KENYA – Co-op Bank Chief Executive Gideon Muriuki has bought 11.1 million shares of the lender worth KSh179 million (US$1.79m), marking his latest trade in the Nairobi Securities Exchange-listed firm, reports Business Daily.
The bank disclosed in regulatory filings that Mr Muriuki’s stake rose to 1.96 percent (114.9 million shares) in August from 1.77 percent (103.8 million shares) in February 2019.
He has previously raised and lowered his stake in Co-op Bank in trades that indicate buying when the stock is cheap and taking profits in strong markets.
The latest purchases, for instance, came after a significant decline in the lender’s share price. Co-op Bank stock traded at highs of KSh16 (US$0.16) on February 1st, 2019 and fell to lows of KSh11.5 (US$0.12) on August 21, 2019, according to market data.
The share price decline was largely due to a general bear run, which had gripped the Nairobi bourse, offering long-term investors an opportunity to buy stocks at relatively cheaper levels.
Co-op Bank’s share price has since rallied, closing at KSh16.05 (US$0.16). The lender is among the beneficiaries of increased demand for bank shares following the recent scrapping of lending rate controls.
The share purchases and the price jump has lifted the market value of Mr Muriuki’s stake to KSh1.8 billion (US$18m). Mr Muriuki has previously said his ownership should be seen as a sign of confidence in the bank.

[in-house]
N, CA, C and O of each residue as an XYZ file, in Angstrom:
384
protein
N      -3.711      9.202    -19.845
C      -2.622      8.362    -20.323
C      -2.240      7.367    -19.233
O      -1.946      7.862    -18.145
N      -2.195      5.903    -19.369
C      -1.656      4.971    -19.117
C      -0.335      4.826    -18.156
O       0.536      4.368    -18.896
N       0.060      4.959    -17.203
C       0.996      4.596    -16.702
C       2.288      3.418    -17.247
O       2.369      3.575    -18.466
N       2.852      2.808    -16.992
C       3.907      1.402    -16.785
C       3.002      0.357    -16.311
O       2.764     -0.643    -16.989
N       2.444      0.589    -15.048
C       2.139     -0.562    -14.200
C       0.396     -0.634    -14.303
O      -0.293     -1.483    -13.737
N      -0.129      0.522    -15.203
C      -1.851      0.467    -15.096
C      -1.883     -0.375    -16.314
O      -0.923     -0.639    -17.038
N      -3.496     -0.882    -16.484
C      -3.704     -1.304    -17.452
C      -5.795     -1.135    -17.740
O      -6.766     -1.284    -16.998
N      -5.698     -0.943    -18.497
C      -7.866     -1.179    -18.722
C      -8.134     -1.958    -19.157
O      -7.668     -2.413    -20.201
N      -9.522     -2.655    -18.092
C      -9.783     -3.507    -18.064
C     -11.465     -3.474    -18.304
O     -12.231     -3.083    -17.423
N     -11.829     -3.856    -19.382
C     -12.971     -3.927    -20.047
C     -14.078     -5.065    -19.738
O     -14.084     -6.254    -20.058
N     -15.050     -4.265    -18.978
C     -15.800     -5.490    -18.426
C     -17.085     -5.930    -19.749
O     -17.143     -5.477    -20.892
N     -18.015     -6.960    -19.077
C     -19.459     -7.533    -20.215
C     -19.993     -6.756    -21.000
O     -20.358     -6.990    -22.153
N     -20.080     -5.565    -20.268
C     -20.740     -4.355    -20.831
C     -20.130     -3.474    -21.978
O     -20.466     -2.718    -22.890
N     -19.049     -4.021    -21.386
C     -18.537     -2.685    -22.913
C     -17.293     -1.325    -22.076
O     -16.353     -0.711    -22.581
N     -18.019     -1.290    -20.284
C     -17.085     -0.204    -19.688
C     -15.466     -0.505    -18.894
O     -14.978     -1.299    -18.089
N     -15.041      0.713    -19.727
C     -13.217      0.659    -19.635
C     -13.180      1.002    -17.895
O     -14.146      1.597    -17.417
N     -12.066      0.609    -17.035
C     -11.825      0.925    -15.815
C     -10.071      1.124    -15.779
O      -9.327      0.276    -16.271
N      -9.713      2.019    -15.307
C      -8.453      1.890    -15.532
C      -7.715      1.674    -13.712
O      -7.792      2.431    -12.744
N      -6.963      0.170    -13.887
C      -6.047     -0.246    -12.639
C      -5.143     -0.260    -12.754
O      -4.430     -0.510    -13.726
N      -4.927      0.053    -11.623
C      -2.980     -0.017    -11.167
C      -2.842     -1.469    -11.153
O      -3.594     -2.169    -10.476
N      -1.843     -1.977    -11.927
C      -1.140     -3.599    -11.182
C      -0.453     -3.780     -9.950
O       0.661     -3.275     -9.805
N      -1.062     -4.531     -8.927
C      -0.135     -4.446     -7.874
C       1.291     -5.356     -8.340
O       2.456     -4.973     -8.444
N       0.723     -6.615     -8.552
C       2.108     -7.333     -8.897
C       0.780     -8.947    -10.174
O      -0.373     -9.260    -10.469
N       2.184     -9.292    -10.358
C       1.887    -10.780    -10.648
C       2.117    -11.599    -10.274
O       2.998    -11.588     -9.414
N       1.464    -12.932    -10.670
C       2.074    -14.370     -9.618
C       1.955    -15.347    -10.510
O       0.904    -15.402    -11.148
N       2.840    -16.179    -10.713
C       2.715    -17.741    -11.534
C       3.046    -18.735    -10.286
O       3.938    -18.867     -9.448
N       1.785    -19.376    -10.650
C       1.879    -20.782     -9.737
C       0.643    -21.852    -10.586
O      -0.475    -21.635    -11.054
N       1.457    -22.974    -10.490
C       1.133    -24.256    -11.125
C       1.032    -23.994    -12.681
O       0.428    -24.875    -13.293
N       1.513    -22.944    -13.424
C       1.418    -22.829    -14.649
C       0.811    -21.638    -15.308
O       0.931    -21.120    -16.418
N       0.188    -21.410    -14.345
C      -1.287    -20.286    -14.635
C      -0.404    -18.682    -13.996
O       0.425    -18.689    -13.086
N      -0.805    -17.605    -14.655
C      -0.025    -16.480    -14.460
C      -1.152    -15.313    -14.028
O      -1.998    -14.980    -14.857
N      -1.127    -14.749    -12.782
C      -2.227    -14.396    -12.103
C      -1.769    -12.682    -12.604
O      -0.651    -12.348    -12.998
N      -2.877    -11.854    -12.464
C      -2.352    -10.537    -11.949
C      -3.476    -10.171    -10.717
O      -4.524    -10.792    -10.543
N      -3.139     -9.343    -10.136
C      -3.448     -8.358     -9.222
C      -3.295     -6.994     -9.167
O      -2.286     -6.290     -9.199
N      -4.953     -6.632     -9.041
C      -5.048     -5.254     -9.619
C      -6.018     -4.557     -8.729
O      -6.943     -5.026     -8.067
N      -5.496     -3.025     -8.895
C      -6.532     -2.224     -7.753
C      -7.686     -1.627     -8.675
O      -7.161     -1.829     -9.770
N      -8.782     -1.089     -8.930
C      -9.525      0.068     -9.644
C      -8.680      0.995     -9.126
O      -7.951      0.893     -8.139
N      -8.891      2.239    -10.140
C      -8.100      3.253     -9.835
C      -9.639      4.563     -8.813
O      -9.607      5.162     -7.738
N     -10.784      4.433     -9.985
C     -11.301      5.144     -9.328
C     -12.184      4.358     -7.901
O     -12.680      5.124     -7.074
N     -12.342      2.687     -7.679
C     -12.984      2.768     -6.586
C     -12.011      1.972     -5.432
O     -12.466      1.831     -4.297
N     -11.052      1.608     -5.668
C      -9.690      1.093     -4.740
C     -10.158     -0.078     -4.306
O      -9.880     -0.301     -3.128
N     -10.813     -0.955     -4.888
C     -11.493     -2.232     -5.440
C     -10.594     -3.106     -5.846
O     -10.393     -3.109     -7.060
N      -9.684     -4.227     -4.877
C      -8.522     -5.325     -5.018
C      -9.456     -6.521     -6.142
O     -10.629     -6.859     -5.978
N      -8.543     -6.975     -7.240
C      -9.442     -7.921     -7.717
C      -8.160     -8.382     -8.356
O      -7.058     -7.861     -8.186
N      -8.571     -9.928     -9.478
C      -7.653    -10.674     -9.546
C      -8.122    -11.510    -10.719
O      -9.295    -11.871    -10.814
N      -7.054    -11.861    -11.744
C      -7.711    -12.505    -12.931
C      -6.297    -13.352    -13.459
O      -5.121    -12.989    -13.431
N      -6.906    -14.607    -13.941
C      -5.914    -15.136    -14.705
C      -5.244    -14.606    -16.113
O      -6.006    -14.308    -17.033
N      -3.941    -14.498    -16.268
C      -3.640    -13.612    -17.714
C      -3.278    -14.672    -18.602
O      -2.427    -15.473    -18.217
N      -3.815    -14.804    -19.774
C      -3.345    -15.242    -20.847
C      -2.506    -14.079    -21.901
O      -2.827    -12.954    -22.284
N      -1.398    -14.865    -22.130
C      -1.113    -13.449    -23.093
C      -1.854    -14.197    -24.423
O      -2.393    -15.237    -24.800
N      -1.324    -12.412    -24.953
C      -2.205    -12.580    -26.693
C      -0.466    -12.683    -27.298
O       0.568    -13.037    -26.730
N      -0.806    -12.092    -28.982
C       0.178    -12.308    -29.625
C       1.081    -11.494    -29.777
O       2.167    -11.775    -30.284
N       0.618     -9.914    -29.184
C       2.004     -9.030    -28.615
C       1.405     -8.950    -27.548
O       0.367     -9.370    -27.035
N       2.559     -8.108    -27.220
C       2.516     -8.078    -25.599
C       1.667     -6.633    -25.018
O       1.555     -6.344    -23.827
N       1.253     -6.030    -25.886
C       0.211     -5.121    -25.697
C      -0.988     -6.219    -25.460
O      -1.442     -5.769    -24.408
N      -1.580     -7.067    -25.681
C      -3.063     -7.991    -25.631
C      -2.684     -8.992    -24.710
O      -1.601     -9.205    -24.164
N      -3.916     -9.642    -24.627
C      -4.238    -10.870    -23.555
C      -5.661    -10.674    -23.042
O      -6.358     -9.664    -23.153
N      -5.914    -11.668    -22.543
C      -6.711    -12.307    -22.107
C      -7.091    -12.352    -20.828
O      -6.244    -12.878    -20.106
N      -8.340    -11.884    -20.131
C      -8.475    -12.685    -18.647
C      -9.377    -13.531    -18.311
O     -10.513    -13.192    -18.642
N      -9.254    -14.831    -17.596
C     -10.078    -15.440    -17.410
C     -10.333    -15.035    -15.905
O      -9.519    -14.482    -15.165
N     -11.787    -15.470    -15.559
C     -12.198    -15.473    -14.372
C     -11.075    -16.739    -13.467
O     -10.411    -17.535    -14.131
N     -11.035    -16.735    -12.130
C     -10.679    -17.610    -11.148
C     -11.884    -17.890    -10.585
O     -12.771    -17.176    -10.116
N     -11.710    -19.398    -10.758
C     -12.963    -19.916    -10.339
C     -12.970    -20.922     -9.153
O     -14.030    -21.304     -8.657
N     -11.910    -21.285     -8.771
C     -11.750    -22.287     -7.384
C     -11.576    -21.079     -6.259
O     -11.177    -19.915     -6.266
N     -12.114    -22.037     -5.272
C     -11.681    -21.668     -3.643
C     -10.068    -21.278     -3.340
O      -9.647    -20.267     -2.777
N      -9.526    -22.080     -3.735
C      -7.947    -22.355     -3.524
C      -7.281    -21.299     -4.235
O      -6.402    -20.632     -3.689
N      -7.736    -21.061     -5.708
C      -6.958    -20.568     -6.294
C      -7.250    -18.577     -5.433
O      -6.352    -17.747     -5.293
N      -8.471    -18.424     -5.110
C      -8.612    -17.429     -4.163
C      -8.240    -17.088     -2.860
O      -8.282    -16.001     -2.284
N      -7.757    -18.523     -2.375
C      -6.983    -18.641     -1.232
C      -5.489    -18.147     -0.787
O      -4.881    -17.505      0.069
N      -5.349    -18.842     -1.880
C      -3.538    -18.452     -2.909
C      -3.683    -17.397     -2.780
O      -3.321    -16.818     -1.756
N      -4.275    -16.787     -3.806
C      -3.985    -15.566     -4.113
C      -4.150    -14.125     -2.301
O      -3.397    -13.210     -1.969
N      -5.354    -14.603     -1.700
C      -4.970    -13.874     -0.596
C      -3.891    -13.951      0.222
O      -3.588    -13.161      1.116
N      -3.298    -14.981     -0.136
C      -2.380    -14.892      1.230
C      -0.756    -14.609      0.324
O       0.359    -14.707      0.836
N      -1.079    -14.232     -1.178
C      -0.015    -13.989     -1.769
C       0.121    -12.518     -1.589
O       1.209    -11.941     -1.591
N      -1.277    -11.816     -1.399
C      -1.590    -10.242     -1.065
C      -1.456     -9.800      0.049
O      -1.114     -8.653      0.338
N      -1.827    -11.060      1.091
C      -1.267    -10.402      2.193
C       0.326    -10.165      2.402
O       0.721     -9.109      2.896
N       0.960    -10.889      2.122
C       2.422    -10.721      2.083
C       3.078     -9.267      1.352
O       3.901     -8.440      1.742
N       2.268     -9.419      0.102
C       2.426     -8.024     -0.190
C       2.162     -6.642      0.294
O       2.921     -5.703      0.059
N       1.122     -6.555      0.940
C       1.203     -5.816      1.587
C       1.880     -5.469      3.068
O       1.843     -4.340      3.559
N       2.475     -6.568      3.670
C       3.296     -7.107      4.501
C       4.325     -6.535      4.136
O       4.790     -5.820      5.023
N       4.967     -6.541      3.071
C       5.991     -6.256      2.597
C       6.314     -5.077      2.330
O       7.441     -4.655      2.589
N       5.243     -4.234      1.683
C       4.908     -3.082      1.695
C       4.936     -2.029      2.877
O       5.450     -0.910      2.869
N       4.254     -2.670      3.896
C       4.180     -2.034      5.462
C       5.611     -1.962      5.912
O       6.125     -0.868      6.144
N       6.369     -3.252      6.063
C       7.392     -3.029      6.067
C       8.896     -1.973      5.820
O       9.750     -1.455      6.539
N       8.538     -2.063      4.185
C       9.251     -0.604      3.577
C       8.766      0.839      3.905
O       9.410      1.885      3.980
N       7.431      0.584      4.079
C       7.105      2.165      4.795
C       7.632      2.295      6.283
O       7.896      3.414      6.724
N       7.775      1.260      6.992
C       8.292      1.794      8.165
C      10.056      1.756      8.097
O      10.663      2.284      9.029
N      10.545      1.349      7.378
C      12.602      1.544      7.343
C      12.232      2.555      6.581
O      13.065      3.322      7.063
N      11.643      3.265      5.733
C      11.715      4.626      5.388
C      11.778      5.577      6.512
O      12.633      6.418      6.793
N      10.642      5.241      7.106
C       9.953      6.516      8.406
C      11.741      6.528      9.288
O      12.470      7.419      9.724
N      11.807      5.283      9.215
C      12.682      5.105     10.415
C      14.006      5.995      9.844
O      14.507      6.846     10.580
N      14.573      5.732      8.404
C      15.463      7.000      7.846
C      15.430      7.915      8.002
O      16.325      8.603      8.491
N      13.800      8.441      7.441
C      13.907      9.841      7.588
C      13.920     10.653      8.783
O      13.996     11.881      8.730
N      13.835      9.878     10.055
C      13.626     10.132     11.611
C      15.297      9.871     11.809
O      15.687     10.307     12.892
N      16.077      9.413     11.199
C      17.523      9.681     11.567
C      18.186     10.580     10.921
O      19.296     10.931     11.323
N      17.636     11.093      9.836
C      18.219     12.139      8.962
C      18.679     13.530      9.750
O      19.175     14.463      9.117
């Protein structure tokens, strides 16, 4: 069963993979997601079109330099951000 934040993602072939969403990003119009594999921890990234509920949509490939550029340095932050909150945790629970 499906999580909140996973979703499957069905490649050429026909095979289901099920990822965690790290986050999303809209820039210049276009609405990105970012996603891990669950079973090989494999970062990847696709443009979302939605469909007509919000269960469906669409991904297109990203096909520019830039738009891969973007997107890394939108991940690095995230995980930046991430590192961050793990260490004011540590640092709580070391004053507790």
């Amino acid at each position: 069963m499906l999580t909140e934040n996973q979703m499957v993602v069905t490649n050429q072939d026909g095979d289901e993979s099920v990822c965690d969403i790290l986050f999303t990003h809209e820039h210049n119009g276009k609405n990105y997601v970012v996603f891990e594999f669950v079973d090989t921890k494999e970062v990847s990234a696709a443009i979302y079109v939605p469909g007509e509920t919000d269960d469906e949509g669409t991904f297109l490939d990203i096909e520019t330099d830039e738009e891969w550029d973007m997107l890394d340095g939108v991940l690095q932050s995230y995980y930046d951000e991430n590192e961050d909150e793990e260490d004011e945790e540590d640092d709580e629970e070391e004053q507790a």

He has remained the single largest individual investor in Co-op Bank since the company went public in 2008.
He is followed by billionaire investor Baloobhai Patel who holds a 0.45 percent equity (26.4 million shares) valued at KSh423 million (US$4.23m).
Co-op Bank and other lenders are expected to record higher lending margins in the coming years following the recent scrapping of rate caps.
The return to free-floating rates is also expected to incentivise banks to lend more to the private sector, having the discretion to charge relatively higher rates on loans to riskier borrowers.
Co-op Bank reported a 5.5 percent increase in net earnings in the nine months ended September, helped by a surge in non-interest income.
Its net profit in the review period stood at KSh10.8 billion (US$108m) compared to KSh10.3 billion (US$103m) a year earlier. Its income from transactions rose by a third to KSh14 billion (US$14m) and compensated for a marginal decline in interest income.